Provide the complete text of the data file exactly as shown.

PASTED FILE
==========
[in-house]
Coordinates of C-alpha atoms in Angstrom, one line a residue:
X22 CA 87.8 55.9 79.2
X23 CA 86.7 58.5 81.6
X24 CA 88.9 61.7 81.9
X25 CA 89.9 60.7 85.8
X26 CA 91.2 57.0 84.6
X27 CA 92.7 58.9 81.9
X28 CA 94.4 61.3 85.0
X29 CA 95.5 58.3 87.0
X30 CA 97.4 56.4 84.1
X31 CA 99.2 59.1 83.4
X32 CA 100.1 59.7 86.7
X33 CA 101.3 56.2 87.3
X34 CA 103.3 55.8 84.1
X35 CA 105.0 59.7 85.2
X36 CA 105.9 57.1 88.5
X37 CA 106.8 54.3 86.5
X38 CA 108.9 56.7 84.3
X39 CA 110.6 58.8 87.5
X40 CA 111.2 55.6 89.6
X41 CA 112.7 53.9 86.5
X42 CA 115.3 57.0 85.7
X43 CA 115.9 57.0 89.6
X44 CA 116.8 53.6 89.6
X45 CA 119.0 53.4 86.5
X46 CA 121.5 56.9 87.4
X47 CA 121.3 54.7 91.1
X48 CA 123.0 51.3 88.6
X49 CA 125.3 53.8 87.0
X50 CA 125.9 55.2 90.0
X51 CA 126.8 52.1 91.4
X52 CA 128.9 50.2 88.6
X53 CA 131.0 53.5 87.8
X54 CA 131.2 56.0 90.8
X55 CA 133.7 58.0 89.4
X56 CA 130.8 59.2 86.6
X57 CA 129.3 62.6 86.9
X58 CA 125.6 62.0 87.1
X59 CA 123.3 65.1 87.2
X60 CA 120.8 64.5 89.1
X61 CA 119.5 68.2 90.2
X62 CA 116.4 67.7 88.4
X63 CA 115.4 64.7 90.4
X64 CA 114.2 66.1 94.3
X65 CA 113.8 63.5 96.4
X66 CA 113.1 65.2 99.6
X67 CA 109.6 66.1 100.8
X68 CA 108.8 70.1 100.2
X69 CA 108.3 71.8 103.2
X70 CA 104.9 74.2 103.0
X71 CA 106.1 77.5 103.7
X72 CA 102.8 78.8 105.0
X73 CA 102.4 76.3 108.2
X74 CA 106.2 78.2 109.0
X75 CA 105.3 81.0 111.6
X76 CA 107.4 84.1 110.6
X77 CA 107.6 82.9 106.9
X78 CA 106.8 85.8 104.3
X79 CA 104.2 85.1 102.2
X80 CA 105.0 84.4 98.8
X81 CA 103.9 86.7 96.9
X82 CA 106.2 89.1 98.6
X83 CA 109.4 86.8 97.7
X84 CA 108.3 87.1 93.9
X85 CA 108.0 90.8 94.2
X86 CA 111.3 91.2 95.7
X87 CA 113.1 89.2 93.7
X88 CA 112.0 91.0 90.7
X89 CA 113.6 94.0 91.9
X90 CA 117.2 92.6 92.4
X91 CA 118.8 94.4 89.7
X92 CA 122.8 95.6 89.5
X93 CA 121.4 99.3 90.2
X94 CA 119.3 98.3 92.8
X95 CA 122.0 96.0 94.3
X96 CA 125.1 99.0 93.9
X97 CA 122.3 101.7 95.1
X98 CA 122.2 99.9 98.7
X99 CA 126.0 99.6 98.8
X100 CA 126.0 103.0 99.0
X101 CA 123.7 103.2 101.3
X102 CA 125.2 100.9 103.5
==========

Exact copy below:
[in-house]
Coordinates of C-alpha atoms in Angstrom, one line a residue:
X22 CA 87.8 55.9 79.2
X23 CA 86.7 58.5 81.6
X24 CA 88.9 61.7 81.9
X25 CA 89.9 60.7 85.8
X26 CA 91.2 57.0 84.6
X27 CA 92.7 58.9 81.9
X28 CA 94.4 61.3 85.0
X29 CA 95.5 58.3 87.0
X30 CA 97.4 56.4 84.1
X31 CA 99.2 59.1 83.4
X32 CA 100.1 59.7 86.7
X33 CA 101.3 56.2 87.3
X34 CA 103.3 55.8 84.1
X35 CA 105.0 59.7 85.2
X36 CA 105.9 57.1 88.5
X37 CA 106.8 54.3 86.5
X38 CA 108.9 56.7 84.3
X39 CA 110.6 58.8 87.5
X40 CA 111.2 55.6 89.6
X41 CA 112.7 53.9 86.5
X42 CA 115.3 57.0 85.7
X43 CA 115.9 57.0 89.6
X44 CA 116.8 53.6 89.6
X45 CA 119.0 53.4 86.5
X46 CA 121.5 56.9 87.4
X47 CA 121.3 54.7 91.1
X48 CA 123.0 51.3 88.6
X49 CA 125.3 53.8 87.0
X50 CA 125.9 55.2 90.0
X51 CA 126.8 52.1 91.4
X52 CA 128.9 50.2 88.6
X53 CA 131.0 53.5 87.8
X54 CA 131.2 56.0 90.8
X55 CA 133.7 58.0 89.4
X56 CA 130.8 59.2 86.6
X57 CA 129.3 62.6 86.9
X58 CA 125.6 62.0 87.1
X59 CA 123.3 65.1 87.2
X60 CA 120.8 64.5 89.1
X61 CA 119.5 68.2 90.2
X62 CA 116.4 67.7 88.4
X63 CA 115.4 64.7 90.4
X64 CA 114.2 66.1 94.3
X65 CA 113.8 63.5 96.4
X66 CA 113.1 65.2 99.6
X67 CA 109.6 66.1 100.8
X68 CA 108.8 70.1 100.2
X69 CA 108.3 71.8 103.2
X70 CA 104.9 74.2 103.0
X71 CA 106.1 77.5 103.7
X72 CA 102.8 78.8 105.0
X73 CA 102.4 76.3 108.2
X74 CA 106.2 78.2 109.0
X75 CA 105.3 81.0 111.6
X76 CA 107.4 84.1 110.6
X77 CA 107.6 82.9 106.9
X78 CA 106.8 85.8 104.3
X79 CA 104.2 85.1 102.2
X80 CA 105.0 84.4 98.8
X81 CA 103.9 86.7 96.9
X82 CA 106.2 89.1 98.6
X83 CA 109.4 86.8 97.7
X84 CA 108.3 87.1 93.9
X85 CA 108.0 90.8 94.2
X86 CA 111.3 91.2 95.7
X87 CA 113.1 89.2 93.7
X88 CA 112.0 91.0 90.7
X89 CA 113.6 94.0 91.9
X90 CA 117.2 92.6 92.4
X91 CA 118.8 94.4 89.7
X92 CA 122.8 95.6 89.5
X93 CA 121.4 99.3 90.2
X94 CA 119.3 98.3 92.8
X95 CA 122.0 96.0 94.3
X96 CA 125.1 99.0 93.9
X97 CA 122.3 101.7 95.1
X98 CA 122.2 99.9 98.7
X99 CA 126.0 99.6 98.8
X100 CA 126.0 103.0 99.0
X101 CA 123.7 103.2 101.3
X102 CA 125.2 100.9 103.5